Alternatively, you may need more information about building a more culturally inclusive workplace for all staff, both Canadian- and foreign-born. However, you may not know how or where to start. Call the Helpline to learn about a range of potential solutions, from basic online information to workshop opportunities, mentoring programs and even web-based videos that can serve as a catalyst for a meaningful discussion among staff about interpersonal dynamics in culturally diverse teams.
To use the Helpline, call, toll-free, 1-888-9-TALENT or 1-888-982-5368. Alternatively, you can send your questions by email: email@example.com. A response to an inquiry is provided within one business day. The service is complimentary to employers in the GTA.
Don’t delay! As a pilot project, the Helpline is being offered for a limited time.
The Immigrant Talent Employer Helpline is a pilot initiative funded by the Government of Ontario.
On January 17, 2011, Ratna Omidvar spoke about immigration, integration and inclusion at the second Martin Luther King lecture organized by the Koeber Stiftung in Hamburg.
Titled “The Next Dream,” Ratna noted that it is now more and more unlikely in countries such as Canada to witness open acts or expressions of racism. But systemic barriers to inclusion still exist. While much has been accomplished in the battle for equality, Dr. King would agree that much still needs to be done.
Ratna Omidvar in conversation with Melinda Crane (Photo credit: Claudia Höhne)
Ratna discussed how one important way to overcome these barriers is to focus on, talk about and learn more about how immigration impacts us positively. That is the only way to get past one’s inherent fear of the new, different and foreign.
While Germany and Canada are very different countries when it comes to population density and history, they can learn from one another. During the conversation with the audience that followed the lecture, Ratna took the opportunity to share her experiences.
Some audience members were doubtful that the negative image of immigrants found in the German media could be overcome, or that you could create enough incentives for successful integration. But Ratna encouraged them to be optimistic: “Those who want to change the current negative climate have to start working on it now.” She added, “In fact, Germany can cite some interesting examples of success. Just look at who plays in your soccer clubs, and who succeeds in your political parties.”
Ratna gave the audience some final thoughts to take them forward in their work moving towards inclusion. Things have already started to change for the better. Advocates and influencers have to point to them to show how these changes are positive.
Immigration is here to stay. Ultimately, the countries that adapt will be successful in this globalized world.
- Listen to Ratna’s lecture
- Read her lecture online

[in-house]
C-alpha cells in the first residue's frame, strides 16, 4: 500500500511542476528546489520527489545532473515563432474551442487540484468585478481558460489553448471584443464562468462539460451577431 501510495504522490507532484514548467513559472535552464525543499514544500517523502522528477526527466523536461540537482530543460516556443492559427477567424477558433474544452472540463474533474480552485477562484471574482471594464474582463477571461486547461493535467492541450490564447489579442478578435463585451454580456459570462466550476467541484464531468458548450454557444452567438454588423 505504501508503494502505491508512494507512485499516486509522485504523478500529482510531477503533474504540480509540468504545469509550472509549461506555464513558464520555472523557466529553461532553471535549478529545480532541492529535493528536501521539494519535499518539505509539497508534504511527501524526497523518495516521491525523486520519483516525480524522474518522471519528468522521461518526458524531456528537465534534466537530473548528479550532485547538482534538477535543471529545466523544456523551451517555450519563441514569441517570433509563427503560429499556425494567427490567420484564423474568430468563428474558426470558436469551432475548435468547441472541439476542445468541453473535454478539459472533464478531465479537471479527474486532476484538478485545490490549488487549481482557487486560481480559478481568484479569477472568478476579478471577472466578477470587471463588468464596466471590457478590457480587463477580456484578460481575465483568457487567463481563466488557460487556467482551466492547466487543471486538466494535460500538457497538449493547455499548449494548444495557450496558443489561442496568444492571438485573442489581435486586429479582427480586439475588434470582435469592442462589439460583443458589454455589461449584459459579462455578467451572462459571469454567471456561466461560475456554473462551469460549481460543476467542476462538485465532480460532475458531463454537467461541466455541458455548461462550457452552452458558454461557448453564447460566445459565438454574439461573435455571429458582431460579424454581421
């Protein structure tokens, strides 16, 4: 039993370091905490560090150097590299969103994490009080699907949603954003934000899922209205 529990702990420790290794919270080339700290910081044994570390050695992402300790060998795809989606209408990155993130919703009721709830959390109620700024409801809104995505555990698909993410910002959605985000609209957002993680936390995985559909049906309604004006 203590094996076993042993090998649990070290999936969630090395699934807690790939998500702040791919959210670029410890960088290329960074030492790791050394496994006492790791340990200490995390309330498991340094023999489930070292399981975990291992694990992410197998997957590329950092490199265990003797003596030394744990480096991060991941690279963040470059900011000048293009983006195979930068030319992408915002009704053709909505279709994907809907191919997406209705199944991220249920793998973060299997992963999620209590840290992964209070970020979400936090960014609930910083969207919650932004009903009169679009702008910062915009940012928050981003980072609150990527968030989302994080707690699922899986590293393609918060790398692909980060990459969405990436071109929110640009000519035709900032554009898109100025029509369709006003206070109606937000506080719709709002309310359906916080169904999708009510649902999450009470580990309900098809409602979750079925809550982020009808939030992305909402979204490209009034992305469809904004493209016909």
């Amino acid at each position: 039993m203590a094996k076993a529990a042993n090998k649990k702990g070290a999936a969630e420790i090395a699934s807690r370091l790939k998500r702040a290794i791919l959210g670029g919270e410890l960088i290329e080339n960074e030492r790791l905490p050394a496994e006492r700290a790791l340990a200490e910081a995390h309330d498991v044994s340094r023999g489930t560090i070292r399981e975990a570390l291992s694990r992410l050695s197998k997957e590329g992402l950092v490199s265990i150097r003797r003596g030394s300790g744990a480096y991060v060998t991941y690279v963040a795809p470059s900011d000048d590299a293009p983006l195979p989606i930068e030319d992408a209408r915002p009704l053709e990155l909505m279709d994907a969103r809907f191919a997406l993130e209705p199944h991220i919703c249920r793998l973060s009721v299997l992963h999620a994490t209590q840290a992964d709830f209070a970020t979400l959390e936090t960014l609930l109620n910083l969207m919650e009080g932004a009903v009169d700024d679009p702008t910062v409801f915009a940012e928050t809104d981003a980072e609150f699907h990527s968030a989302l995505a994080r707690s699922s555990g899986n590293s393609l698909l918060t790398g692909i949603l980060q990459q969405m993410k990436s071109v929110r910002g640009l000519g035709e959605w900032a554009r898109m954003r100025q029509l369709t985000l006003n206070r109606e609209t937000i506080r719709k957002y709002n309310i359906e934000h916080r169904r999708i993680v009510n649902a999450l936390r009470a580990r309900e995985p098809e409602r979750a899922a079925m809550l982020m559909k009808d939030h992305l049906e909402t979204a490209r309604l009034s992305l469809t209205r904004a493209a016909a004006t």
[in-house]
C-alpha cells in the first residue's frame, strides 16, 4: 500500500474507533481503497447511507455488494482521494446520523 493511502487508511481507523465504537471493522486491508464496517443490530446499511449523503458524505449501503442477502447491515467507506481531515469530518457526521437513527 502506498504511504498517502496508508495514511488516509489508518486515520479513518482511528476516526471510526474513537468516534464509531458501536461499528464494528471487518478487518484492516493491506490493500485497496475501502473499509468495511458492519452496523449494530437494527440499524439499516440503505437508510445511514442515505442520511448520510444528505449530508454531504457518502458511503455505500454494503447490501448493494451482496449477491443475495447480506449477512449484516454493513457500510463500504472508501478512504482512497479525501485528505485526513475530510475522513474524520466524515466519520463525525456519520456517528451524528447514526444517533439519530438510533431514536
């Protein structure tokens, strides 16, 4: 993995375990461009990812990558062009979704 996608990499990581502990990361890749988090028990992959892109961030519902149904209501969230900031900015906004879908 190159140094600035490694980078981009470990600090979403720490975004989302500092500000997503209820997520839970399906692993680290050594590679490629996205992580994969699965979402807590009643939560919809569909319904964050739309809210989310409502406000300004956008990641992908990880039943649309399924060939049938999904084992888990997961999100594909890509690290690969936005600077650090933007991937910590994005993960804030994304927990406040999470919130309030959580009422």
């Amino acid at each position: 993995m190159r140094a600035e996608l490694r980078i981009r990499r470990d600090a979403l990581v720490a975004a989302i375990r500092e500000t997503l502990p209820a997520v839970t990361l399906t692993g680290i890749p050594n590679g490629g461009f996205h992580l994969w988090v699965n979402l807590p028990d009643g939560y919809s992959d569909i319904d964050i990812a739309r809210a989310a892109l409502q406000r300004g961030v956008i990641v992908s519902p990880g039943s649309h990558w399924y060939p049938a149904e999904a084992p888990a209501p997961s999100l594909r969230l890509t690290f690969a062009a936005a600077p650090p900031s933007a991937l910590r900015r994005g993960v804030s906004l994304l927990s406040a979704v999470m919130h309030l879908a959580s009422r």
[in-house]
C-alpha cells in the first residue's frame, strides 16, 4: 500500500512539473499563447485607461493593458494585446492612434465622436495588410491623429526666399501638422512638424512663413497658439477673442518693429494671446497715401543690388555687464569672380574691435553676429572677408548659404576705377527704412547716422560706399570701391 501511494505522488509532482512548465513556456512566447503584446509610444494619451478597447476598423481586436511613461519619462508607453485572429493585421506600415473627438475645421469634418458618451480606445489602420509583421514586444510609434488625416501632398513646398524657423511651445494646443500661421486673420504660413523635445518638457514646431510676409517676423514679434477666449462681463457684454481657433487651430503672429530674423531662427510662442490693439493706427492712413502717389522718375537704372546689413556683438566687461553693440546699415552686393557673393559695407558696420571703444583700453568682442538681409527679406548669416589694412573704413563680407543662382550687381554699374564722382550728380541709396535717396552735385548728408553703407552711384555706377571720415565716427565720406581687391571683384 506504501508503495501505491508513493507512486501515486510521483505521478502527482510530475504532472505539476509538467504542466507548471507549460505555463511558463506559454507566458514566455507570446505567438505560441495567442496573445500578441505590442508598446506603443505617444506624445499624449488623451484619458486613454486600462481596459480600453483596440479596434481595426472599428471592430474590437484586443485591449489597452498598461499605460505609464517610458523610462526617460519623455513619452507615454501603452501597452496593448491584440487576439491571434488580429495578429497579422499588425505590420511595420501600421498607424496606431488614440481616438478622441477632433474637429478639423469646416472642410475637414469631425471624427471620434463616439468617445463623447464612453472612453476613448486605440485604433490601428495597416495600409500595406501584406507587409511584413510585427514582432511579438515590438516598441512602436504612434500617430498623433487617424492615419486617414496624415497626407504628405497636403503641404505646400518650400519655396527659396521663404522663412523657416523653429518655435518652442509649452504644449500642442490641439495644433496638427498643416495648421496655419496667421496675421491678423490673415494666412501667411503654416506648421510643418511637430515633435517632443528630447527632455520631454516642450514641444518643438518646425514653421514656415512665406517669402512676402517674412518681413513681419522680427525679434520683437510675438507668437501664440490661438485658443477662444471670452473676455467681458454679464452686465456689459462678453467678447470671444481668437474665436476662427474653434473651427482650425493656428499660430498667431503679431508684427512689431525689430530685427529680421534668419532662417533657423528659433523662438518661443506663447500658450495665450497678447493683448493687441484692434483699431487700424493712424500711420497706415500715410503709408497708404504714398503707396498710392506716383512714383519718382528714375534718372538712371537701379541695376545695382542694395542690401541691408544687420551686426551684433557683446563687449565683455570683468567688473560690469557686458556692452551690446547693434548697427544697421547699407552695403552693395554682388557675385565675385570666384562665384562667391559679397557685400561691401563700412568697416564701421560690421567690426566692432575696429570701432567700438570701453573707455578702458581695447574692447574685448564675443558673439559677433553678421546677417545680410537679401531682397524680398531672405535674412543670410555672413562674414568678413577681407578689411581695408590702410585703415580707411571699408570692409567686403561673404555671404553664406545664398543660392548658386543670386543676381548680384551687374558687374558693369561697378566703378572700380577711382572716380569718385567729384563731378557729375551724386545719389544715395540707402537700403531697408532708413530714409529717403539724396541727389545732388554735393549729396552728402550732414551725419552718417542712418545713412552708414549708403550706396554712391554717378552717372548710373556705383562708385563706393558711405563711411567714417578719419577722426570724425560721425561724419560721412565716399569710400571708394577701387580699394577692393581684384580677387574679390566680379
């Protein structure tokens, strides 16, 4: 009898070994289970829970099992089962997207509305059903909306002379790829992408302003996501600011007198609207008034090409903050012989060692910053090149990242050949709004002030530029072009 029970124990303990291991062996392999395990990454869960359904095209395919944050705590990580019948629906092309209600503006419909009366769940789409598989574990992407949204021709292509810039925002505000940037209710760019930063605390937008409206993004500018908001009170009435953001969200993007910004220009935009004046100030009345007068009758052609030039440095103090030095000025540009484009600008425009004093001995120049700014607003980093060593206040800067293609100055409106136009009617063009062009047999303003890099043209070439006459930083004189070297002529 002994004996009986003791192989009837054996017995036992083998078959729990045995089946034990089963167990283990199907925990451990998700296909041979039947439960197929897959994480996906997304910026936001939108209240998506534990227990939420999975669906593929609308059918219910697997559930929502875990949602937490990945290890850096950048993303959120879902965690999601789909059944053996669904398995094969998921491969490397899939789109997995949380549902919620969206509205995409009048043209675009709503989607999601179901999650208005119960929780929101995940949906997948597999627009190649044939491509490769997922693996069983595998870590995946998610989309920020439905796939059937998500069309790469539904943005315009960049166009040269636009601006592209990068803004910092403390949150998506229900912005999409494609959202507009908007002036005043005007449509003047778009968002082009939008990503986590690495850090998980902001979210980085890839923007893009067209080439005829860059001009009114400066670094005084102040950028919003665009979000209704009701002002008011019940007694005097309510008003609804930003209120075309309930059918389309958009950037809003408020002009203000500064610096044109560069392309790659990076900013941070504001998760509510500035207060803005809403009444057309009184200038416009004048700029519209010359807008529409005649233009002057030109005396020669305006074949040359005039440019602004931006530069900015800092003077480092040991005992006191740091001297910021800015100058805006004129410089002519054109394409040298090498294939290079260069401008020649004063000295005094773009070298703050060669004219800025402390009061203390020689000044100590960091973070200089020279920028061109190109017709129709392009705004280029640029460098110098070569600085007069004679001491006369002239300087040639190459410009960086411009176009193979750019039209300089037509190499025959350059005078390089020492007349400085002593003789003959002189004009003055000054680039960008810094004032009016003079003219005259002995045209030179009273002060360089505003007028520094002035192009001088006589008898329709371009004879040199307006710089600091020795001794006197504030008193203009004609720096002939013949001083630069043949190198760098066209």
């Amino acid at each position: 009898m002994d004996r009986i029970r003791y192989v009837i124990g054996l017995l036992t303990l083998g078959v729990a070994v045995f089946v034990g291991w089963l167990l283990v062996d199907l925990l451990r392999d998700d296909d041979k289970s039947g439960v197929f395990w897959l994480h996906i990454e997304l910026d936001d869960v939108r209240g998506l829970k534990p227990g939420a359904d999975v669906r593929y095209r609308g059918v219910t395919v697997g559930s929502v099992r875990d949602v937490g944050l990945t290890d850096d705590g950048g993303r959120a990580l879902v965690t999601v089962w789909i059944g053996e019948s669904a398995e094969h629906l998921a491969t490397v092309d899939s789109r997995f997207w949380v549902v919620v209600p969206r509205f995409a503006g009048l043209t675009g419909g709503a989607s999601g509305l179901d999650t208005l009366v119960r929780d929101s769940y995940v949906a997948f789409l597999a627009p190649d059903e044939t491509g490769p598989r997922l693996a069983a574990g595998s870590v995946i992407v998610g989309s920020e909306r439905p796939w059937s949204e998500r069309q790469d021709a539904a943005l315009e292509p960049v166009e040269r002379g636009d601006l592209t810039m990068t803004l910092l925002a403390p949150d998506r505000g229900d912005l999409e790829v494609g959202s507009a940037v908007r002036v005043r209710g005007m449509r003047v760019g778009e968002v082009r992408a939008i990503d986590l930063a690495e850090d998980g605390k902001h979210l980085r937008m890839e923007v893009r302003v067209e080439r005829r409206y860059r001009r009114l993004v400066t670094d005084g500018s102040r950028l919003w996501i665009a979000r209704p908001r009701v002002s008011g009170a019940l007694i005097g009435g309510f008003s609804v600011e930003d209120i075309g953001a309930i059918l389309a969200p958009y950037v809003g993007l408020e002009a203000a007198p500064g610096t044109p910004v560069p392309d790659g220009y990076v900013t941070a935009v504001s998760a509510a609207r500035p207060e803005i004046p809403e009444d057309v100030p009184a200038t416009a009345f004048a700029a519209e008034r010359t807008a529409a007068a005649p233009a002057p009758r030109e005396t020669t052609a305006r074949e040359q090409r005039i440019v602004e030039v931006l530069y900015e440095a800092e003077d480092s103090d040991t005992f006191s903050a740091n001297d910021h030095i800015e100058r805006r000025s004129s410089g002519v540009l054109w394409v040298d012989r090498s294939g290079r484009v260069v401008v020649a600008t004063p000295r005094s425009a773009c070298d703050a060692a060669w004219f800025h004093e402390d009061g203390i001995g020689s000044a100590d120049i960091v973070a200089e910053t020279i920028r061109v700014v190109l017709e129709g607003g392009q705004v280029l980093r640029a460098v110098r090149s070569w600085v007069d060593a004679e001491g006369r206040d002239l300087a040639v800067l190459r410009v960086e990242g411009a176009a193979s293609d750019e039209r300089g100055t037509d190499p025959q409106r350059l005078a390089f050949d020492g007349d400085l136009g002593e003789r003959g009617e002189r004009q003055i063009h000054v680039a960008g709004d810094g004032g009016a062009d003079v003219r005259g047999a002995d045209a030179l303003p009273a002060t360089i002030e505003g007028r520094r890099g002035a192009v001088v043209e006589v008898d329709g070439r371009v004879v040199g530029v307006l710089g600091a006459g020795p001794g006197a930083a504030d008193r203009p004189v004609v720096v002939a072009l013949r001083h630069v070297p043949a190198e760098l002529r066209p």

When Brian Fernandes became Treasurer to Skills for Employment Life and Family (SELF), DiverseCity onBoard hit an important milestone – the 500th appointment. The program has connected over 500 leaders with opportunities to serve on agencies, boards and commissions across the Greater Toronto Area (GTA).
Why is this important?
It means that the voices of more than 500 diverse leaders in the GTA are being heard at the decision-making table.
Brian, Chief Internal Auditor at 407 ETR CONCESSION CO. Ltd., says that he looked at DiverseCity onBoard as a way to find an organization where he could use his education, skills and experience and help make a difference. “From the time that I registered with DiverseCity onBoard, I have been impressed with the quality of the people involved and their passion to make a difference.”
As to his experience with SELF, he adds that “so far it has been quite exciting as I get to learn more about literacy matters in Ontario, funding challenges that not-for-profit organizations encounter, government and donor relationship management, etc. I am also fortunate to be associated with a group of talented individuals serving on the board of directors at SELF and continue to learn from their experience.
SELF – leadership from community
For more than two decades, SELF has been providing literacy and numeracy training to English-speaking learners in the region of Peel. Since its community and learners are diverse, Mark Rogers, Board Chair of SELF, argues that it is only right that the organization’s leadership reflect that diversity.
“There are two fundamental things I look for when we’re recruiting new members to the board,” Mark says. “The first is to ensure that the talent of the whole board remains as broad as possible. When seeking to guide an organization, a great board wants to have a full range of perspectives, skills and experience that it can bring to bear on any decision. DiverseCity onBoard has been a great partner in this respect and we’re proud to share in this important milestone.
“The second thing that I look out for is a depth of commitment. From the moment he joined our organization as Treasurer, Brian has been a refreshing and dynamic element of our team. Without this effort and drive from individuals, the goals and dreams of DiverseCity onBoard and SELF would remain only words or statements written on our websites and in our policy documents.”
- Ratna Omidvar spoke to CBC Radio Metro Morning host Matt Galloway: Exceeding Goal
- Charity Village: All A-board!
- A good idea from Cities of Migration: Changing the Face of Leadership: DiverseCity onBoard
- Conversations in Integration: The New “Fortune 500” at DiverseCity onBoard
- Video: Meet Patsy Russell, a DiverseCity onBoard candidate who uses her financial services background by serving on three boards.
- Video: Meet Cathy Winter, Manager of DiverseCity onBoard at Maytree, speaking about three candidates of the program